Brisbane water issues and catchment rainfall history 1900 to 2005

People are saying that Brisbane is experiencing its worst drought in 100 years.
Let’s take a look at what the data can tell us.
The Bureau of Meteorology (BoM) has a website with pages where you can construct maps of drought affected areas for various periods. Readers must realise that the BoM drought definition is a statistical one, based on how current rain periods relate to the worst 10% of historical data and the worst 5%. All this is explained on the BoM website. 
Making a 3 year drought map of the Brisbane River catchments for the period 1 August 2003 to 31 July 2006 (see below) we see that no areas are classified as “Lowest on Record”.   In the portion of the BoM at left, pink is a "serious" rainfall deficiency and the light red is "severe".
So we must ask,  exactly what are public figures talking about when they say Brisbane is experiencing the worst drought in 100 years ?  It could be that they are referring to another period.

Looking at rainfall historic data now and averaging annual readings from Blackbutt, Esk and Kilcoy Post Offices we find that several periods  over 30 years have delivered similar rain to recent levels.
Rainfall data is less than perfect, many stations close and an alternative has to be opened at another site, recording can start then stop, there can be gaps in data and on balance it would seem that to make claims about the “worst drought in 100 years” could be beyond what all the data could speak and looks like an attempt to divert attention from past water policy shortcomings.
Brisbane catchment rain history
Starting in the years 1977 to 1980, again in 1986-87 and also in 1993-94,  low rainfall years should have warned policymakers about the limitations of the supply system.  These clear signals of cyclic low rain years, similar to periods such as 1918-19,  are set against a background of ever increasing population and demand.  The graph below is from a Queensland Govt report.
At this point the issue of any changes to catchment yields should be understood.
Catchment yield is the perecentage of rain that makes its way into dams and is reduced by a greater density of vegetation.  It will be interesting if we can discover if yields have been altered due to changing vegetation, say over the last 20 years ?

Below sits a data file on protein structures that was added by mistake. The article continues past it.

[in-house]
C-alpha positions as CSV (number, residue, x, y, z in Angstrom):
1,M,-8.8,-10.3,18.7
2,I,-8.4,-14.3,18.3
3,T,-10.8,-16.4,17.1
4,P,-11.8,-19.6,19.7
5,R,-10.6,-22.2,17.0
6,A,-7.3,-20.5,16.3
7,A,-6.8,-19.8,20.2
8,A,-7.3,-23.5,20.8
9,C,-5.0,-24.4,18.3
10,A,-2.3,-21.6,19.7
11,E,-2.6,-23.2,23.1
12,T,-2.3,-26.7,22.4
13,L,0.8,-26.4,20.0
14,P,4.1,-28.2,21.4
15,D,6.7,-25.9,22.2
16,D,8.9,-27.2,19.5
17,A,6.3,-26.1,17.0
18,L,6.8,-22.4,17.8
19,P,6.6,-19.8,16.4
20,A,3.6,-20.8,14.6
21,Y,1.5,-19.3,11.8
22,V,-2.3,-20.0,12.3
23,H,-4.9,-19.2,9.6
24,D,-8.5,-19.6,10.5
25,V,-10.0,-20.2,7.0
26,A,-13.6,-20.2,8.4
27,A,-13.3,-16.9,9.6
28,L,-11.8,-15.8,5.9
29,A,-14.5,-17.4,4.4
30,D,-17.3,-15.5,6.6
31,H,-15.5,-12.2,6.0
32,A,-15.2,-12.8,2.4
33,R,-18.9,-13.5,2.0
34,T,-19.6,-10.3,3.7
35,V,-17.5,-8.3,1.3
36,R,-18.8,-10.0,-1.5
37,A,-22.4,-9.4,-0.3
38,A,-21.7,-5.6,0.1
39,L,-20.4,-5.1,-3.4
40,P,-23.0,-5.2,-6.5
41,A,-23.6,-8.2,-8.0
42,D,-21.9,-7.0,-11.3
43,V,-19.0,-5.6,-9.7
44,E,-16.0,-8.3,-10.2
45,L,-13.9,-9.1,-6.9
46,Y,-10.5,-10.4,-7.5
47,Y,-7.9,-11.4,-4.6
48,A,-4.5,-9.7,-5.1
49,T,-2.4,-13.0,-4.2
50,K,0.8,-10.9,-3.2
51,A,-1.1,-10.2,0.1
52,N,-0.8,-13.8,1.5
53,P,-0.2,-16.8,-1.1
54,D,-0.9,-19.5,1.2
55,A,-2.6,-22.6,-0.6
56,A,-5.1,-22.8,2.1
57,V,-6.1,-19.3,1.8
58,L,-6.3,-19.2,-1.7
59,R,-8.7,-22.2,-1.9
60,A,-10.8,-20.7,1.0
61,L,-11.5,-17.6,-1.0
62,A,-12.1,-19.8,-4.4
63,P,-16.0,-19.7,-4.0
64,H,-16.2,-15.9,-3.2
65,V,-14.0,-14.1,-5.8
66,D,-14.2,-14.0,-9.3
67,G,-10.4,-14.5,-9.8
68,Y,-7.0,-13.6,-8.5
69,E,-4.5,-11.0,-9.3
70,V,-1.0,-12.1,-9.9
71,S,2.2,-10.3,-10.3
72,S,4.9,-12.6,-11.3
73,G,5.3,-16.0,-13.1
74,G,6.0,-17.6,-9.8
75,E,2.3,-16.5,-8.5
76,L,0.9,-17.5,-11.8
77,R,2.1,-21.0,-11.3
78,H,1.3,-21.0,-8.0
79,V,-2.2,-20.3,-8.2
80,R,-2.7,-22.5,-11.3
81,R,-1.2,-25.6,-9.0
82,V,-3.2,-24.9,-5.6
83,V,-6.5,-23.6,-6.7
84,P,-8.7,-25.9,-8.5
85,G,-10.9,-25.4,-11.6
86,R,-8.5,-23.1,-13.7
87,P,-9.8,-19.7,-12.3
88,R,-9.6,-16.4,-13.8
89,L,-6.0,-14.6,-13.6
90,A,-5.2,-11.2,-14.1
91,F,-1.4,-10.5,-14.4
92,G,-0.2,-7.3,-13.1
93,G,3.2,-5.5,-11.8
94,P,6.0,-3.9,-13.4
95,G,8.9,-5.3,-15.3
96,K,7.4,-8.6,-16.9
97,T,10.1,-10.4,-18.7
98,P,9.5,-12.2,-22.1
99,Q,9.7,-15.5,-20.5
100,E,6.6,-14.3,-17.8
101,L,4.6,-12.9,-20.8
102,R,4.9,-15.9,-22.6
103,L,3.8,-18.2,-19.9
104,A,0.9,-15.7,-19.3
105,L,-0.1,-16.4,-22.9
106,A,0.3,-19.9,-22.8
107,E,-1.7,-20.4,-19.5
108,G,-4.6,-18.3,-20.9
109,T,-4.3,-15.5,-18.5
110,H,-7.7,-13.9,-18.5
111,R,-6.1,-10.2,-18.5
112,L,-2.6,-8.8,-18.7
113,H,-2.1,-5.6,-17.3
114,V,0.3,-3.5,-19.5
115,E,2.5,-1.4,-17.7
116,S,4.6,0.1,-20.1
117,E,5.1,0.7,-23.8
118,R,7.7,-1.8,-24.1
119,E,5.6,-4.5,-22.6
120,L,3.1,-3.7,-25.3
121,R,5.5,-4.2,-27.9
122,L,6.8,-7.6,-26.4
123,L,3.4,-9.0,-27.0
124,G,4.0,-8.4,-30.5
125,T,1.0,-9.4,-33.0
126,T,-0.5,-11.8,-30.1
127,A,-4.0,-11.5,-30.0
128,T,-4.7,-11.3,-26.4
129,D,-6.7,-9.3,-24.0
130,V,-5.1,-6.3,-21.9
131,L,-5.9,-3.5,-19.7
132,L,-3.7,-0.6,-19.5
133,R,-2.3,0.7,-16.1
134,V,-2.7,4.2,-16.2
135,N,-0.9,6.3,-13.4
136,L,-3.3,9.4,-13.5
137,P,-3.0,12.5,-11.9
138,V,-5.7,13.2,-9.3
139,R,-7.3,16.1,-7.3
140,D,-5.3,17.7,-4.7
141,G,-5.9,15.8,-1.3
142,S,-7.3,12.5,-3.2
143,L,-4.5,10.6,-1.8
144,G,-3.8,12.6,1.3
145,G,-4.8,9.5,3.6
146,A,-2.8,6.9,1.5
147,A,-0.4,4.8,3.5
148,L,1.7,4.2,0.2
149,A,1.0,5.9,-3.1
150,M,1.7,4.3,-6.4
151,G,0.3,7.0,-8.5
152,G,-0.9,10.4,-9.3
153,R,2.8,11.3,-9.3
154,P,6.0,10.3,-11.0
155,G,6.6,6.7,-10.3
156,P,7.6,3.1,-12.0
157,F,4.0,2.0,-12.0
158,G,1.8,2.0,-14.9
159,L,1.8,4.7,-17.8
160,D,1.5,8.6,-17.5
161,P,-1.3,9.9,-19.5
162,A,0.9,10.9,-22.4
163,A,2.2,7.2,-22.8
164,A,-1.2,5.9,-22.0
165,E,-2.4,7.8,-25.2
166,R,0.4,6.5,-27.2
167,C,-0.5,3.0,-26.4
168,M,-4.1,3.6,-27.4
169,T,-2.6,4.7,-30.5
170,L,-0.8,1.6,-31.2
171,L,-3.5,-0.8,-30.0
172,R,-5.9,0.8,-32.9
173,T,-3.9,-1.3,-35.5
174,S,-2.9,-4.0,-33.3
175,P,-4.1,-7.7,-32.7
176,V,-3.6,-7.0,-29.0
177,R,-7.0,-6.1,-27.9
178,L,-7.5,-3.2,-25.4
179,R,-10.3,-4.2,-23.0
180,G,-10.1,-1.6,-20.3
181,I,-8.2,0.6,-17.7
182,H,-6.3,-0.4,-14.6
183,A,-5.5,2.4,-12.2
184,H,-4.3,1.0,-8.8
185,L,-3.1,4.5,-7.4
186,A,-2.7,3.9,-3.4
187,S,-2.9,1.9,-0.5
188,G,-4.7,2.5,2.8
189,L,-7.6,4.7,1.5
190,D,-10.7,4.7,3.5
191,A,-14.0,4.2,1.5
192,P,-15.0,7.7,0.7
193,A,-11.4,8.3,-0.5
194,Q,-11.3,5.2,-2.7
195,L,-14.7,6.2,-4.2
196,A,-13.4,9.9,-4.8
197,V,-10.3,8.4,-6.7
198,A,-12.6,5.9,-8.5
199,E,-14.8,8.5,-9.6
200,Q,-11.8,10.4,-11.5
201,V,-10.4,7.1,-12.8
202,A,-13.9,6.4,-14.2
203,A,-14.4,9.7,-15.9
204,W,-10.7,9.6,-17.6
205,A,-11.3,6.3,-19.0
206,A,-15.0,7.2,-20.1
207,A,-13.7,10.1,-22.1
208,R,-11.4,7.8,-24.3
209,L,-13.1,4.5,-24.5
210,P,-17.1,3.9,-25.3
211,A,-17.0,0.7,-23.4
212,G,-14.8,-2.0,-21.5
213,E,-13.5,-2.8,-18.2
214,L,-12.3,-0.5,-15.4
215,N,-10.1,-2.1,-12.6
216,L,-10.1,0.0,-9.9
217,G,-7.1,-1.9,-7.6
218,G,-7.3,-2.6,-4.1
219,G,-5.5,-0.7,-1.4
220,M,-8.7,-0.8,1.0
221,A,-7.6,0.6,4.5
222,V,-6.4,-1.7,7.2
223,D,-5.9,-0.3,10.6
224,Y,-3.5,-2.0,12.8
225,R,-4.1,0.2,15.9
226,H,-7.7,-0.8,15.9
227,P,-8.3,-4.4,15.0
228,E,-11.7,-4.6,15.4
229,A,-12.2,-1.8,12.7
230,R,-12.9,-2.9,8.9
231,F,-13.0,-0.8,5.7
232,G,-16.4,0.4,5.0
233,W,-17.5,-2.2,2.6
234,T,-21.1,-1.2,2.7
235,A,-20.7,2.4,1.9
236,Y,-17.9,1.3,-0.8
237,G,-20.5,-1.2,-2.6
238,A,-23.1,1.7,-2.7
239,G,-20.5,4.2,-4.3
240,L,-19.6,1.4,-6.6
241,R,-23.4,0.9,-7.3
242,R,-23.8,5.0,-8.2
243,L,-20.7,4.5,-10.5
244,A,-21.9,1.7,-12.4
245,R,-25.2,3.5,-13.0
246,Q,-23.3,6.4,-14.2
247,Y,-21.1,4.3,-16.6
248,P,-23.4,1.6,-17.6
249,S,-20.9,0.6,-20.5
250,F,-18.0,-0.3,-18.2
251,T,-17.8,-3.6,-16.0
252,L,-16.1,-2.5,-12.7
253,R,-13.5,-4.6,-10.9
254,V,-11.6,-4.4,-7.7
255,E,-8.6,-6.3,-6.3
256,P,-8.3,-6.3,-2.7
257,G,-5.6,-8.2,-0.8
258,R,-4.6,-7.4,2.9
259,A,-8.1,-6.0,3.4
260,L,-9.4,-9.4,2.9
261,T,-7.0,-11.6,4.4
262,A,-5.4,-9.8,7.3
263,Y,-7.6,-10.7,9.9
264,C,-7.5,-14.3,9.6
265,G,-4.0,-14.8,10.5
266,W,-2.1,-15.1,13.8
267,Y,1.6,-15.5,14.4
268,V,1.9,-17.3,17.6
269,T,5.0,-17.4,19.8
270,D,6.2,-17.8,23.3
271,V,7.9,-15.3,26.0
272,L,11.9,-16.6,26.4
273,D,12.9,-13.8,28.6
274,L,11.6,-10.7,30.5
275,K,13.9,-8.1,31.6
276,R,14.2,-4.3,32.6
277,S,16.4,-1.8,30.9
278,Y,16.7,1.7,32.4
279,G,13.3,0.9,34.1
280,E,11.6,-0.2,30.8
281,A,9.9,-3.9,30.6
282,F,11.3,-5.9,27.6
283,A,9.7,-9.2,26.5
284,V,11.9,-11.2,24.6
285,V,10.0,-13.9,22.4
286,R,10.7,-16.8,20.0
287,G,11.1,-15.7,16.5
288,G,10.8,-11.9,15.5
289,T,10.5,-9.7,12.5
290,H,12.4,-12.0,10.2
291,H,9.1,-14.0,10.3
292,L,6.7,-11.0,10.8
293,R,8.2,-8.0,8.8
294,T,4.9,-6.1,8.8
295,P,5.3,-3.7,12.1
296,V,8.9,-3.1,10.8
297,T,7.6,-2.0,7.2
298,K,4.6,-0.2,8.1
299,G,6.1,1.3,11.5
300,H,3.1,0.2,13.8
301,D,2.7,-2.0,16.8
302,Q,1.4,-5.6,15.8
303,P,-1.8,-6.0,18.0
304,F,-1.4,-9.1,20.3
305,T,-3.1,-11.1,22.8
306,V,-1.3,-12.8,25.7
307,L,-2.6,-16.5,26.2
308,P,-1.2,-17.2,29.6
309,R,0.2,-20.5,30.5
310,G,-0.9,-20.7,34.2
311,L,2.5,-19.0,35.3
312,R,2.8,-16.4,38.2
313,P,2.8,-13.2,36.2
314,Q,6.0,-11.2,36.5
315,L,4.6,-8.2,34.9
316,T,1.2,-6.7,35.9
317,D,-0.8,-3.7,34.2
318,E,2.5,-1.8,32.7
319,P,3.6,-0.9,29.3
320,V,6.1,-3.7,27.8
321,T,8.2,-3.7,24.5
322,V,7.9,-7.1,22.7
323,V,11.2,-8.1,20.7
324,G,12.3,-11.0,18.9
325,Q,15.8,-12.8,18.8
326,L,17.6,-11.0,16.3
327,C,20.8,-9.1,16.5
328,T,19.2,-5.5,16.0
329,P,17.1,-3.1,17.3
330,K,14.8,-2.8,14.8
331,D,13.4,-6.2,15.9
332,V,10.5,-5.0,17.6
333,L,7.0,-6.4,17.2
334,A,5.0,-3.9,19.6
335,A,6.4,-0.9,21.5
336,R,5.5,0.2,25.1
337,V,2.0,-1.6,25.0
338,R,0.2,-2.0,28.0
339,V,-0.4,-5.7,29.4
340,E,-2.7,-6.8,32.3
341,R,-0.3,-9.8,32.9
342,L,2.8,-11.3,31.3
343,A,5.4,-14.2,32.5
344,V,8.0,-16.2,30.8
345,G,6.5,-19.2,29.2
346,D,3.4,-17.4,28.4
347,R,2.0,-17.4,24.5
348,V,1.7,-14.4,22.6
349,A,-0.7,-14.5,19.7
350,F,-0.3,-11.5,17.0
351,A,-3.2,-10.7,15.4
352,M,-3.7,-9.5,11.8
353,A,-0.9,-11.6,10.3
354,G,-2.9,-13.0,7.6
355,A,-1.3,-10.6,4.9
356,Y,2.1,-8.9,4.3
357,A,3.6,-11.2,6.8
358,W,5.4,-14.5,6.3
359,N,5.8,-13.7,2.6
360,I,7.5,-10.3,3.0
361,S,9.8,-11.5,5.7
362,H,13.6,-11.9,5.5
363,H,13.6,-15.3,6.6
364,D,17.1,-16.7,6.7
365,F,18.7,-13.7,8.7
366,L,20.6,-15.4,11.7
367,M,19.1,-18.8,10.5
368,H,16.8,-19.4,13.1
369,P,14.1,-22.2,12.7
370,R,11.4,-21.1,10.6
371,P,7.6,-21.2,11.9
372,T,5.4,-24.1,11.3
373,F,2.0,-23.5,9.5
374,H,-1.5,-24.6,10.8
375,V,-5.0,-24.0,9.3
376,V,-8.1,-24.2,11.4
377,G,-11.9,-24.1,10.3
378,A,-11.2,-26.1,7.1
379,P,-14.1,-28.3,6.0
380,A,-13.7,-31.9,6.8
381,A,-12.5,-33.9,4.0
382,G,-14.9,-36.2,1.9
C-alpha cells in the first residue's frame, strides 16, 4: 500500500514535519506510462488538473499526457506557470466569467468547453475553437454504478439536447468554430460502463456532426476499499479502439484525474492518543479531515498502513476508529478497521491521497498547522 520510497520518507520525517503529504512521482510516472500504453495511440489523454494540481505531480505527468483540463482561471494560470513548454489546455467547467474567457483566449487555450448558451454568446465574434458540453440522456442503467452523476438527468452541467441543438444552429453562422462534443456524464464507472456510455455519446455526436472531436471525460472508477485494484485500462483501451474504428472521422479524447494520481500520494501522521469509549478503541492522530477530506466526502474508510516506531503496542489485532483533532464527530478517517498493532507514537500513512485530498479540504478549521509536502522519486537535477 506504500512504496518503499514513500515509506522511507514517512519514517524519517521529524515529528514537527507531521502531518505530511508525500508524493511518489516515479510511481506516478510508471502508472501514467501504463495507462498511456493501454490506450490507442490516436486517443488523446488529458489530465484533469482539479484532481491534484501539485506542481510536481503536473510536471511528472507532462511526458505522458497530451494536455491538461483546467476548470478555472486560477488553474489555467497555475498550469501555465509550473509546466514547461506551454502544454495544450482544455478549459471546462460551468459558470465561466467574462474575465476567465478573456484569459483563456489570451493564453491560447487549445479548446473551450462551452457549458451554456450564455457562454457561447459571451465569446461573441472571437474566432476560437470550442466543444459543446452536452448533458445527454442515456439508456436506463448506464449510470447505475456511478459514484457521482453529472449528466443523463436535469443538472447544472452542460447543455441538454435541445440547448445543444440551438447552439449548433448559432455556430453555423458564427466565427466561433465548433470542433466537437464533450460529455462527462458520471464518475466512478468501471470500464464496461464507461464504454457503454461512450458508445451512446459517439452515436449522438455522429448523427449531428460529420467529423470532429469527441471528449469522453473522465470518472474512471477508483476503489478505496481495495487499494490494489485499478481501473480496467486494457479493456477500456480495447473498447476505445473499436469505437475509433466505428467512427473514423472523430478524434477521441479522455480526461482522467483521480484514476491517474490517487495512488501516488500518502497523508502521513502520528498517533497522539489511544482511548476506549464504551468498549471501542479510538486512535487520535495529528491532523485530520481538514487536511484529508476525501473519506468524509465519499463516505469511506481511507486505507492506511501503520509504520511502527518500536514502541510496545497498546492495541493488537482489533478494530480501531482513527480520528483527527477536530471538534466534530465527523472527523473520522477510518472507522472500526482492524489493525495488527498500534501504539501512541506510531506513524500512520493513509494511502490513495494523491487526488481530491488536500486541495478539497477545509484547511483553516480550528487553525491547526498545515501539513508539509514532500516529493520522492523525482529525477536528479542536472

We are trying to discover data on catchment yields. 
It is interesting to ponder that for every 100 mm of rain that falls over the ~7000 sq kms catchment above the Wivenhoe Dam, about 700 Giga Litres  (GL = a Billion litres) falls onto catchments which is about 60% of the capacity of Wivenhoe Dam.  Of course only a small percentage of this reaches the dam and this is the all  important yield.
It would seem obvious from the rain history data that policymakers should have moved in the mid-1990's to shore up supplies.
Surely Brisbane people expect their Government to get water policy right this time.
Dams have served Brisbane well for many decades, however it must be recognised that due to the location of the State border and the proliferation of National Parks, the most productive water supply catchments in the Great Dividing Range have not been utilised.
Just as past signals about limitations to rainfall were not heeded by policymakers when planned dams were cancelled,  it would be bad news for Queensland taxpayers if their Government lurched too far the other way into undue pessimism about rainfall. No doubt Government people are pressured by  CSIRO reports based on pessimistic greenhouse climate models predicting a drier  future not to mention the sales talk from desalination industry salesfolks who must be pinching themselves that the Govt. is buying their water factories yet rainfall is way over a metre per year in ranges scarcely 100 km inland.
There can be no doubt that water costs will multiply with any move away from traditional supplies and there will be a new water order with upwardly mobile prices linked to energy costs plus the risk of strikes in the desal water factories and the certainty of an increased water bureaucracy feeding off the higher charges.
It is fascinating that Toowoomba recently voted on the issue of drinking treated sewerage, yet not far from there rivers rise which flow to Cubbie Station which has had no trouble in trapping truly vast volumes of water.
One day in the future a Brisbane politician might discover that rain actually falls free from the sky and can be trapped in dams for later use.
A note on data. Of course all the rainfall data used in the graphic was bought from the BoM  and the reference to Cooyar P.O. on the map is because Blackbutt data was missing several years through WWI and into the 1920's and I substituted Cooyar readings adjusted for the typical average station difference.    Kilcoy also had 3 missing months in late 2003 which I replaced with estimates from neighbours.
I think there are still gaps here and there in the daily data and if I can obtain a more complete catchment dataset I might spend a long  day  trying to correct these.

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Posted  21 August 2006